Father. Realtor®. Movie nut. After pestering my parents for their commentary on “Star Wars” when I was four years old, my mind went into a creative frenzy. I’d imagined something entirely different than the actual film, which I didn’t end up seeing until its 1979 re-release at the Uptown Theater in Washington, DC. This was my formal introduction to the cinema.
During that long wait, which felt like an eternity to a child, my mind was being molded by more corrosive stuff like “Trilogy of Terror” and “Rosemary’s Baby”, most of which I’d conned various babysitters into letting me watch on television ( I convinced one poor lady that “Jaws” was actually “Moby Dick”).
The folks were pretty strict in that regard, so the less appropriate it was for a kid to watch, the more I was fascinated by it. Horror staples like “Halloween” and “Friday the 13th”, as well as lesser-known low-budget fare like “Madman”, “Sleepaway Camp” and “Pieces” all ended up sneaking their way into the VHS on a regular basis.
Since then, I’ve developed an obsession with the entire film industry. Even though I watch and review a wide breadth of films these days, my appreciation for the campy, poorly lit micro-budgeters still lends itself to my evolving perspective on movies just as much as the summer blockbusters and Oscar contenders. As I recall my trips to the movie theater, I realize that this stuff is about much more than just a fleeting piece of entertainment.
A couple years ago, I was finally given the opportunity to lend my opinion on films to a publication, The Rogers Revue, with a subsequent run at Reel Film News. It's been both a privilege and a gateway to what we’re doing now. Most of my experience has come from interviewing independent filmmakers, who consistently promote innovation. The filmmaking process is grueling and relatively unforgiving.
Fellow film enthusiast Eddie Pasa and I have created DC Filmdom as a medium for film reviews, discussion, and (inevitably) some debate. And so, the creative frenzy continues.
(Michael is a member of the Washington, DC Area Film Critics Association).
(This review was originally published on September 23, 2011 at The Rogers Revue) “Killing is easy. Living with it is the hard part,” says Danny Bryce, Jason Statham’s character in “Killer Elite”. Though this nugget of wisdom is not imparted until well into the second half of the film, it’s a pretty good meter of […]Read More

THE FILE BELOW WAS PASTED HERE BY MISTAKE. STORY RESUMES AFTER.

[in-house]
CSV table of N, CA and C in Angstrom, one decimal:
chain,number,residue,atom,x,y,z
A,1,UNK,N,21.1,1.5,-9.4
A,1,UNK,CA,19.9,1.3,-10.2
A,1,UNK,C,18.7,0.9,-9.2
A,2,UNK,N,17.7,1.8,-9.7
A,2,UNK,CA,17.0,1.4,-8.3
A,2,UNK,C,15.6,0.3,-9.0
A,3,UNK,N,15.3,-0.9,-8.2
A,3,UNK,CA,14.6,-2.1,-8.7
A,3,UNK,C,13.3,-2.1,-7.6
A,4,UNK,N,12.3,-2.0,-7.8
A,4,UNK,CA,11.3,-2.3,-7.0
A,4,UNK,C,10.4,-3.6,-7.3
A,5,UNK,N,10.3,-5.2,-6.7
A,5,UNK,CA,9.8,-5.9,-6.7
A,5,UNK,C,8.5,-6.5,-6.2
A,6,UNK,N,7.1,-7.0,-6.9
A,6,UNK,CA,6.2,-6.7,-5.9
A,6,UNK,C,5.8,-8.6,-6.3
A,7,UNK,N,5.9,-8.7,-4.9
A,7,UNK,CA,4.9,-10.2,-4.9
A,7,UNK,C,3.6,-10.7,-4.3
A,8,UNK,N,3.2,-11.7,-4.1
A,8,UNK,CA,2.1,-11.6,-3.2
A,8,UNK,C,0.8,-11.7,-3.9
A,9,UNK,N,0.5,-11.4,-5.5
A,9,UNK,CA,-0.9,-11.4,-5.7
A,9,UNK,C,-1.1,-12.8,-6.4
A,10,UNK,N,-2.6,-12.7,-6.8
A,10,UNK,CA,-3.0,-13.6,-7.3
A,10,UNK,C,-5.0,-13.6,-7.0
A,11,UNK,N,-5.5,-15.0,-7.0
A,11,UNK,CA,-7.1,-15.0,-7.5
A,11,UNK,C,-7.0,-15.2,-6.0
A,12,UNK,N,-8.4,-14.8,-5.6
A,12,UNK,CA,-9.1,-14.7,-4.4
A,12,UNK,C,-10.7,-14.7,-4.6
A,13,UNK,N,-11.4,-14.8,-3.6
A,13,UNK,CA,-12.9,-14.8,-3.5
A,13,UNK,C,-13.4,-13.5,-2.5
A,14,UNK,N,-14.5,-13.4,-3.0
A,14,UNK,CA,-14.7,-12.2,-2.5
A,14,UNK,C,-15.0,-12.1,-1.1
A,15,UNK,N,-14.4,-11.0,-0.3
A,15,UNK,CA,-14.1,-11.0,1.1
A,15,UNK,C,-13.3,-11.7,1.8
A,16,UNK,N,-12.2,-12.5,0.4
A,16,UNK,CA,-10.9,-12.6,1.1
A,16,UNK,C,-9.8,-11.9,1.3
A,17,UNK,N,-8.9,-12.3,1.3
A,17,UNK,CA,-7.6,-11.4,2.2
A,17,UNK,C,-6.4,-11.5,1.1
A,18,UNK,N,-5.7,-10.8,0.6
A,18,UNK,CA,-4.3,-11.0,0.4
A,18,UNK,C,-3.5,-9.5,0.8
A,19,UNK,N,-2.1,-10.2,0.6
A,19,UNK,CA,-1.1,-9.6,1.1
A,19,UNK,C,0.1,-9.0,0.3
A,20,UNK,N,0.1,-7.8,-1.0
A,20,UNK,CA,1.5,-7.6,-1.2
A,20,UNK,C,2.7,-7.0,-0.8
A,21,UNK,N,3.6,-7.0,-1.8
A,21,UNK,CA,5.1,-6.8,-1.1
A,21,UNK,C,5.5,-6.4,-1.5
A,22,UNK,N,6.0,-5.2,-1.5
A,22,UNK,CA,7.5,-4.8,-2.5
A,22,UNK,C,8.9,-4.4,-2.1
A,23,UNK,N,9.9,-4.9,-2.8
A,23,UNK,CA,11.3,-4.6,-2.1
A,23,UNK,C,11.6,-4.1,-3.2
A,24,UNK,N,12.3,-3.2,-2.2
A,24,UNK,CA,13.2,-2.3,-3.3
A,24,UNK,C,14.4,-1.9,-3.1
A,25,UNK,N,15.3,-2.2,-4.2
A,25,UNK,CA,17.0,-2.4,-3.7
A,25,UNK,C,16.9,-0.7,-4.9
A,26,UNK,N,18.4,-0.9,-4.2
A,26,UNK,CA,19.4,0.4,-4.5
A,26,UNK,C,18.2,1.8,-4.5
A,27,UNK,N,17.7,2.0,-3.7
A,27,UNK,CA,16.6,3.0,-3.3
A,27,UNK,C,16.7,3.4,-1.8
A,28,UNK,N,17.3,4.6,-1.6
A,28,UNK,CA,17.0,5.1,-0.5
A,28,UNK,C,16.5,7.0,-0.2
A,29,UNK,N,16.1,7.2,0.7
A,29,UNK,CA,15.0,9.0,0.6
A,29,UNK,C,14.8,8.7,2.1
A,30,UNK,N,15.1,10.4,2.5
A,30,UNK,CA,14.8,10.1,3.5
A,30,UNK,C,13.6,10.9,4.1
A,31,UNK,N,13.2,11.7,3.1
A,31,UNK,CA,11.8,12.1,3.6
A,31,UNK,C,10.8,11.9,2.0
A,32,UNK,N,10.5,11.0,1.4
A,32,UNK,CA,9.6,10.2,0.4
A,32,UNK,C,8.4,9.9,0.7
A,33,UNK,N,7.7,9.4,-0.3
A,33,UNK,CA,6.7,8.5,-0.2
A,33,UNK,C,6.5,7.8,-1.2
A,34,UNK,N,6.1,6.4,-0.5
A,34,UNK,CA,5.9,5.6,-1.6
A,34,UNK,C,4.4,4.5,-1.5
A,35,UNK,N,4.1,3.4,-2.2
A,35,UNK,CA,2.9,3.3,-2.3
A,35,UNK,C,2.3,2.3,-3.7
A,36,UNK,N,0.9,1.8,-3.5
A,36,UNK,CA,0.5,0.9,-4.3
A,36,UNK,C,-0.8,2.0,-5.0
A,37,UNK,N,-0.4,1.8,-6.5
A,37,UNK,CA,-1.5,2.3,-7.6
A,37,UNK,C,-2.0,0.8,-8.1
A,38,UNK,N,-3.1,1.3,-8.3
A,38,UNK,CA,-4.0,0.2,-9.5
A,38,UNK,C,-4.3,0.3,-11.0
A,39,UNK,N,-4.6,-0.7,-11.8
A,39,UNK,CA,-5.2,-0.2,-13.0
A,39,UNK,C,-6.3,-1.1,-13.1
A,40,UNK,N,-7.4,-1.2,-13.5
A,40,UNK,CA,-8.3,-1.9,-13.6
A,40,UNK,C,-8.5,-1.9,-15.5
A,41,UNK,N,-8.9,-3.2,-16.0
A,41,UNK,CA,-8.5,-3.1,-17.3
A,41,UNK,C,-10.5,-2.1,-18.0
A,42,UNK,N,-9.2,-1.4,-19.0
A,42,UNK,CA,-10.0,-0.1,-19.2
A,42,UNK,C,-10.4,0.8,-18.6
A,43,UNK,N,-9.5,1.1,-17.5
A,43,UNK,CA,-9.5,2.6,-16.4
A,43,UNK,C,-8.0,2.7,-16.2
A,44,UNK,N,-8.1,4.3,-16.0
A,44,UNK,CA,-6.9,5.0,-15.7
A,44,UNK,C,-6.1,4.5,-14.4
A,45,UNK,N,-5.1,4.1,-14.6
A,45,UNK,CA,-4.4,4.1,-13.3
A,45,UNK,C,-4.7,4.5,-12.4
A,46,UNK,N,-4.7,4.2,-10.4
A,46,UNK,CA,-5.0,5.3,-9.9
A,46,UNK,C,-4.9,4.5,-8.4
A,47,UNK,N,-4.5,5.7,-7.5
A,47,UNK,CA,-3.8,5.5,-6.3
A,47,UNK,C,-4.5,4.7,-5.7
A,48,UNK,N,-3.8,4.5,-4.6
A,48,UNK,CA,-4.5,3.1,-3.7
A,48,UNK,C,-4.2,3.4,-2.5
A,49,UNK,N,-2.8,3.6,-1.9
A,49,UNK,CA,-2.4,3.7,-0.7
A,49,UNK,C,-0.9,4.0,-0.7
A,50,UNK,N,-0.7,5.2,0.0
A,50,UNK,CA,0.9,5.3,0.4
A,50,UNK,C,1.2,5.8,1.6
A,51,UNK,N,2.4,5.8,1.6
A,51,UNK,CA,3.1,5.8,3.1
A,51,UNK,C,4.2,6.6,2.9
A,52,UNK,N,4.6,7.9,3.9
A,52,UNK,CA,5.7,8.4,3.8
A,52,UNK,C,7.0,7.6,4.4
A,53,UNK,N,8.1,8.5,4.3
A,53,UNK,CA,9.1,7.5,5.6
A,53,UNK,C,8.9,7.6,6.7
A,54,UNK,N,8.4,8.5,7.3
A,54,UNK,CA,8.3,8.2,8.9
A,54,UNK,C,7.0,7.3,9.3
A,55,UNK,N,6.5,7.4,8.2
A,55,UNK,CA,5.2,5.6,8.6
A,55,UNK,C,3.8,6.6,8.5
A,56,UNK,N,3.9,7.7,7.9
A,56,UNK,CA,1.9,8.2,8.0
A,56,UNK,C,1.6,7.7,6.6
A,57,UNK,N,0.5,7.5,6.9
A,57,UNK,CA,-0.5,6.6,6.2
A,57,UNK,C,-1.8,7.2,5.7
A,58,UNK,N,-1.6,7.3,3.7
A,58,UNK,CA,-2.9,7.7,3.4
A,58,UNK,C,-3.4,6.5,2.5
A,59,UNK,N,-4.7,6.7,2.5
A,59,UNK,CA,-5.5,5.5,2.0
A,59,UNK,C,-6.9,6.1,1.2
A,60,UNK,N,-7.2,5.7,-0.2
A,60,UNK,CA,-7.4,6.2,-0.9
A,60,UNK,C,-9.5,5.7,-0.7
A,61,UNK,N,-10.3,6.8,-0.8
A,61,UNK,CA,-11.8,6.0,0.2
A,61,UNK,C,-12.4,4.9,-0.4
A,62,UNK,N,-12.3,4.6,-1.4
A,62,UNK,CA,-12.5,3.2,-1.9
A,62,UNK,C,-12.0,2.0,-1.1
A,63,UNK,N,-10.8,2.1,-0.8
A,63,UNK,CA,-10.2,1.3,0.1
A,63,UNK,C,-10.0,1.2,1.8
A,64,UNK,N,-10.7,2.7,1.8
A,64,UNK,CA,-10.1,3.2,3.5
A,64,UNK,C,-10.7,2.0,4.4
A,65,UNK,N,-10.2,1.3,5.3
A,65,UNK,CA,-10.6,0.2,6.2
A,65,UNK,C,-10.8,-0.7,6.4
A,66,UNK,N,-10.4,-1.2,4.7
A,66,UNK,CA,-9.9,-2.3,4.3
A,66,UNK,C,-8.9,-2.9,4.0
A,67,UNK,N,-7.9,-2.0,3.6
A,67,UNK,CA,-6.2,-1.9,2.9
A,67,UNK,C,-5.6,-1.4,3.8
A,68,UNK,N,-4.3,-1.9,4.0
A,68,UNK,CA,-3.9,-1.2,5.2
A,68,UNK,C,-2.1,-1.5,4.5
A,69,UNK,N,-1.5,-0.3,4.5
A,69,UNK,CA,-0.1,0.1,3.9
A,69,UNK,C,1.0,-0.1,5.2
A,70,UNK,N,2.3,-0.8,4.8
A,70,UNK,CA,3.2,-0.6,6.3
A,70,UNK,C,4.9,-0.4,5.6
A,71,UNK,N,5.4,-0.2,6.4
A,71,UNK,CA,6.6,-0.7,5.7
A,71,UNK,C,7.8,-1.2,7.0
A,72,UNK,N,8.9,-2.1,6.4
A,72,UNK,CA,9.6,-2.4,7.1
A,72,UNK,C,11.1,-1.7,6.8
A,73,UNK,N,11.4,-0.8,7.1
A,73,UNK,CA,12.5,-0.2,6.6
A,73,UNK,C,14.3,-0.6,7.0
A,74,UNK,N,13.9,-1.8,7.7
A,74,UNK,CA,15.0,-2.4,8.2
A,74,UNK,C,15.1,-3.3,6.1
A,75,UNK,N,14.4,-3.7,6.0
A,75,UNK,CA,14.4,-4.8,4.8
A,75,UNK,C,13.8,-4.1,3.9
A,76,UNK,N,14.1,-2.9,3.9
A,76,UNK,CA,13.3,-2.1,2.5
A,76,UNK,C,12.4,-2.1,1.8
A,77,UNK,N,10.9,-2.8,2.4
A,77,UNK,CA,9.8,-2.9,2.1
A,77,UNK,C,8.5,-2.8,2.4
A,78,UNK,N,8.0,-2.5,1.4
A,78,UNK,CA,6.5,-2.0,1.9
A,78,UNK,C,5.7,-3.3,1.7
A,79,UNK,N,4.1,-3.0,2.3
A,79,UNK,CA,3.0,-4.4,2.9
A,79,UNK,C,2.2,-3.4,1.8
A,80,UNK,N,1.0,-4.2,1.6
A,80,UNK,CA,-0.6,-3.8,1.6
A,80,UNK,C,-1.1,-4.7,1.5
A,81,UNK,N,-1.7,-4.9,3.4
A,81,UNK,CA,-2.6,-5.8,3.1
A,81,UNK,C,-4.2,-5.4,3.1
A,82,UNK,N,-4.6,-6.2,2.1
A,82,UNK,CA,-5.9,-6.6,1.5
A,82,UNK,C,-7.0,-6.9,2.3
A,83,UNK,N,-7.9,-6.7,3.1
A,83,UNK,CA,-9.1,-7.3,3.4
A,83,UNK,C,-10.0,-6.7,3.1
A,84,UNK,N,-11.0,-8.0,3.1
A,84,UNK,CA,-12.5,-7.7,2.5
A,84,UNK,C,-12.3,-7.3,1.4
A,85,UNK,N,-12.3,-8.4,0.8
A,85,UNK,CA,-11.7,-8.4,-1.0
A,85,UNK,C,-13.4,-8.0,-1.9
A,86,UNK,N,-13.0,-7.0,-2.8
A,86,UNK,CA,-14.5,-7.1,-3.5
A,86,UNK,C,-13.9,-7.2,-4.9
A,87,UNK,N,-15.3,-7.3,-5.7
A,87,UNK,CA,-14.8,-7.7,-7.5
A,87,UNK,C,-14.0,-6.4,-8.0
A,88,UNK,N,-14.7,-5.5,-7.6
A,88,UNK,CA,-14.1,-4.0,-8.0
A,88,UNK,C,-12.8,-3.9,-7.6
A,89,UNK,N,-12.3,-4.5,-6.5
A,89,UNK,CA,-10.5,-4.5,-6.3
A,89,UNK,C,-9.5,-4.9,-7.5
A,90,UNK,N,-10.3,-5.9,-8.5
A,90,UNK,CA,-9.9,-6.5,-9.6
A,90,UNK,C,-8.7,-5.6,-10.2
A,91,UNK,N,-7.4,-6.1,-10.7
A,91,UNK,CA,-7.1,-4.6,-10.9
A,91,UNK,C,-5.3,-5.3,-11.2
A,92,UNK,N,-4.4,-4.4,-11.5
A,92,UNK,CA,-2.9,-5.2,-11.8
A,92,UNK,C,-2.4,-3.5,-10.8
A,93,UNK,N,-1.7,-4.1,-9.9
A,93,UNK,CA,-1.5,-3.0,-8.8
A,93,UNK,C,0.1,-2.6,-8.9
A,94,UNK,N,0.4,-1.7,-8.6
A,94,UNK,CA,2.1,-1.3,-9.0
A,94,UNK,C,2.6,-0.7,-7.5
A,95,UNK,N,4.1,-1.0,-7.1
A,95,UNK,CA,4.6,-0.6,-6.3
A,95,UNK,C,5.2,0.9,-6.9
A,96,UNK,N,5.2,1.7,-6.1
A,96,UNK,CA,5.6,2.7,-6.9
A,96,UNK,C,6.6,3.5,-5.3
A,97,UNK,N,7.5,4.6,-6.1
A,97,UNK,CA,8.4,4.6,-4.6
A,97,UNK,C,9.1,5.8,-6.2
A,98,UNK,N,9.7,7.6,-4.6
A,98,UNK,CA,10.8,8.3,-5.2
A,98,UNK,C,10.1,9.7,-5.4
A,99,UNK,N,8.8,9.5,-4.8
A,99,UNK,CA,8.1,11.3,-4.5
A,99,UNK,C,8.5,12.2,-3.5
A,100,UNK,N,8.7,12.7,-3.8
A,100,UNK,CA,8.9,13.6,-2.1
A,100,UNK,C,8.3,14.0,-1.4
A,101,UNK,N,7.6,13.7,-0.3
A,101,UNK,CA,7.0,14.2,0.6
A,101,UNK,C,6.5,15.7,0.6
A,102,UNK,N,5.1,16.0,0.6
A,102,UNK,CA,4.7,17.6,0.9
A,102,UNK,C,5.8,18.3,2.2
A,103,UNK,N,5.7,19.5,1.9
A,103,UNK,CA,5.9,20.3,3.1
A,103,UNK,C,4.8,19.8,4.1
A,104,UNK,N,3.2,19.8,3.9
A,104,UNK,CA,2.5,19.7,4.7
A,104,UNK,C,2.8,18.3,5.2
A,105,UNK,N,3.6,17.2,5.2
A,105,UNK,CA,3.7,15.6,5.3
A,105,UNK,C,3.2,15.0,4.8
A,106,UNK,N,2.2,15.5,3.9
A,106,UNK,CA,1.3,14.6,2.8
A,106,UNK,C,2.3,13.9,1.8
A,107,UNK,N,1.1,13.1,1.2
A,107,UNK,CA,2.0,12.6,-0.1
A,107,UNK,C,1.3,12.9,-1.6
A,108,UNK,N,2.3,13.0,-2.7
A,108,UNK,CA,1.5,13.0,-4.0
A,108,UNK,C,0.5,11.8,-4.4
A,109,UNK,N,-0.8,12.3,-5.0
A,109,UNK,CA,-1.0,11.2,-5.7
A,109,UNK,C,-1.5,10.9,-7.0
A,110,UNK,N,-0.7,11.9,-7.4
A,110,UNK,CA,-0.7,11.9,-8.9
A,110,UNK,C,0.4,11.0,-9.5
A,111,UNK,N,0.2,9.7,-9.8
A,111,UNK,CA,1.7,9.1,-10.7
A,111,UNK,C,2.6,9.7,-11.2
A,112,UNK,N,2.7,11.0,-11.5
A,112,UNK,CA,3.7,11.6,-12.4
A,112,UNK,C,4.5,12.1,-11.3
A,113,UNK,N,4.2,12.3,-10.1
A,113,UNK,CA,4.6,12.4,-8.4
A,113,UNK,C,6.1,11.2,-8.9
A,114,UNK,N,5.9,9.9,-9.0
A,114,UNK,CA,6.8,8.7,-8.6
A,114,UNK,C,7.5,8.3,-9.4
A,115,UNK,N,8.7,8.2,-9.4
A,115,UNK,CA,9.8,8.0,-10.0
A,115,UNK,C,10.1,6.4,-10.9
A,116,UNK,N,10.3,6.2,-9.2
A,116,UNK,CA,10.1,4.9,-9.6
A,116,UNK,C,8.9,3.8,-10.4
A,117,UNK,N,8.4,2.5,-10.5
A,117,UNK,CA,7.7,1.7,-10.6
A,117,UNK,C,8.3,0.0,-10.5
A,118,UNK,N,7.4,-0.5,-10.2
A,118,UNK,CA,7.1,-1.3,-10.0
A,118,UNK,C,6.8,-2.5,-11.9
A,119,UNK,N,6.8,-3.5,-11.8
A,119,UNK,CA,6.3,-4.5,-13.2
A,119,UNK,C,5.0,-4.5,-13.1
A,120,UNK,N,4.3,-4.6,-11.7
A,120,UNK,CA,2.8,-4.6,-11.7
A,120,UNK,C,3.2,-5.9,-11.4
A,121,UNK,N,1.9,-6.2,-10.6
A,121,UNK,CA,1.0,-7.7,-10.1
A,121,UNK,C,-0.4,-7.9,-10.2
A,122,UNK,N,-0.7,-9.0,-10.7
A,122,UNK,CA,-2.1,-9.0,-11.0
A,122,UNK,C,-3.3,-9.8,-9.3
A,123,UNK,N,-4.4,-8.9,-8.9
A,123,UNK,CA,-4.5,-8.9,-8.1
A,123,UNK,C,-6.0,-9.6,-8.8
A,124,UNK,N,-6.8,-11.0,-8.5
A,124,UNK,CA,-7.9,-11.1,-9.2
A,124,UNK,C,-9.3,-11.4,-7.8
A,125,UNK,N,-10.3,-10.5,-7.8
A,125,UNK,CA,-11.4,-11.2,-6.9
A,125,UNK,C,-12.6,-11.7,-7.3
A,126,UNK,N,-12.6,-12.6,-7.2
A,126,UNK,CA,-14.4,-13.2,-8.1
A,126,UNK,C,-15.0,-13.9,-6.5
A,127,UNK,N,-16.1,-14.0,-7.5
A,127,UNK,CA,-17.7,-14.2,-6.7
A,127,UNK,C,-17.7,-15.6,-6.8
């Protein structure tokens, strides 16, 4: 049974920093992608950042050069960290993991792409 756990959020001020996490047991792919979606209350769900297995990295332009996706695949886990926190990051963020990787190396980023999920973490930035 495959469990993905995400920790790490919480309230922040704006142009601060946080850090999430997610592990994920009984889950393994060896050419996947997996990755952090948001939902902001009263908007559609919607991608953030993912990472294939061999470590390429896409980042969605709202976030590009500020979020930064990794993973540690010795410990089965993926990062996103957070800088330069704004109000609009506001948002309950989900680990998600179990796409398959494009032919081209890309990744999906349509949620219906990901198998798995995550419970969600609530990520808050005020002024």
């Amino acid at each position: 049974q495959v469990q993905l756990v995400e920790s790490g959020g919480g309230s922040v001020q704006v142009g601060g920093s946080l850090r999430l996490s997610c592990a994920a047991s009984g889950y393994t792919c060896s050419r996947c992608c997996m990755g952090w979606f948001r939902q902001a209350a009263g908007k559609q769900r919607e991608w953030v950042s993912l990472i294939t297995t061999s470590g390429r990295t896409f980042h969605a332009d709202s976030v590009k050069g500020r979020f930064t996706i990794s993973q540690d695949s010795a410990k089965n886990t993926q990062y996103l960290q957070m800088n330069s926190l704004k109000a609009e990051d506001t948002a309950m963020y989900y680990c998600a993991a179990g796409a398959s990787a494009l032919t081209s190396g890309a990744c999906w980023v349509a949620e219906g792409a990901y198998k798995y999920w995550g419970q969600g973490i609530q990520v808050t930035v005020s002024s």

(This review was originally published on September 16, 2011 at The Rogers Revue) A Straw Dog – highly regarded, but when no longer need, discarded. In 1971, Sam Peckinpah’s psychological thriller “Straw Dogs” created a ripple in a generation of filmgoers with its unprecedented depiction of human brutality. Censors struggled with an appropriate rating in England […]Read More
(This review was originally published on September 9, 2011 at The Rogers Revue) We’ve seen plenty of pandemic films before. Varying from big budget successes like “Outbreak”, independent pictures like 2009′s “Carriers” and Danny Boyle’s gruesome vision “28 Days Later”, the possibility of a global health emergency has been explored in movies for decades. It’s no wonder that this fictionally enhanced topic continues […]Read More
(This review was originally published on August 31, 2011 at The Rogers Revue) Oftentimes when thrillers attempt to weave the realism of a historically relevant era into their plot, they get wrapped up in the mechanics of what the characters are doing instead of the characters themselves. “The Debt”, John Madden’s re-imagining of the 2007 Israeli thriller […]Read More
(This review was originally published on August 30, 2011 at The Rogers Revue) For an Oscar nominated director, John Madden is a modest man. From theatre and radio to television and eventually feature films, he is also a Jury Member at Filmaka, a studio that harnesses up-and-coming talent in the filmmaking industry. Perhaps best known […]Read More
(This review was originally published on August 26, 2011 at The Rogers Revue) For a film as dependent on visual texture as “Don’t be Afraid of the Dark”, it makes sense that Guillermo del Toro would choose graphic novelist Troy Nixey to direct his updated vision of the 1973 made-for-television horror classic. Stepping behind the […]Read More
(This review was originally published on August 23, 2011 at The Rogers Revue) When asked by acquaintances what he was like around the house, Bill Cosby’s wife Camille simply stated, “After being married to a comedian for forty years, he’s not that funny.” This was preceded by a recollection of Bill falling asleep on the […]Read More
(This review was originally published on August 21, 2011 at The Rogers Revue) “Summer Pasture” is a keen, unimposing observation of Tibetan culture that finds an emotional common ground with its audience, a curious comparison to our own domestic lives and how we interact. Directed by Lynn True and Nelson Walker (with co-director Tsering Perlo), this 86 […]Read More
(This review was originally published on August 19, 2011 at The Rogers Revue) If throwing caution to the wind and developing a few basic ideas for an inexpensive alien invasion comedy produces a film as entertaining as “Attack the Block” in the UK, it might be time for Hollywood to reach out to the Brits for […]Read More
(This review was originally published on August 12, 2011 at The Rogers Revue) When a film franchise consistently attempts to deliver a greater spectacle than its previous installments, there is an inherent risk as the gap between a recycled premise and its ability to surprise the audience widens. The “Final Destination” series has had the potential […]Read More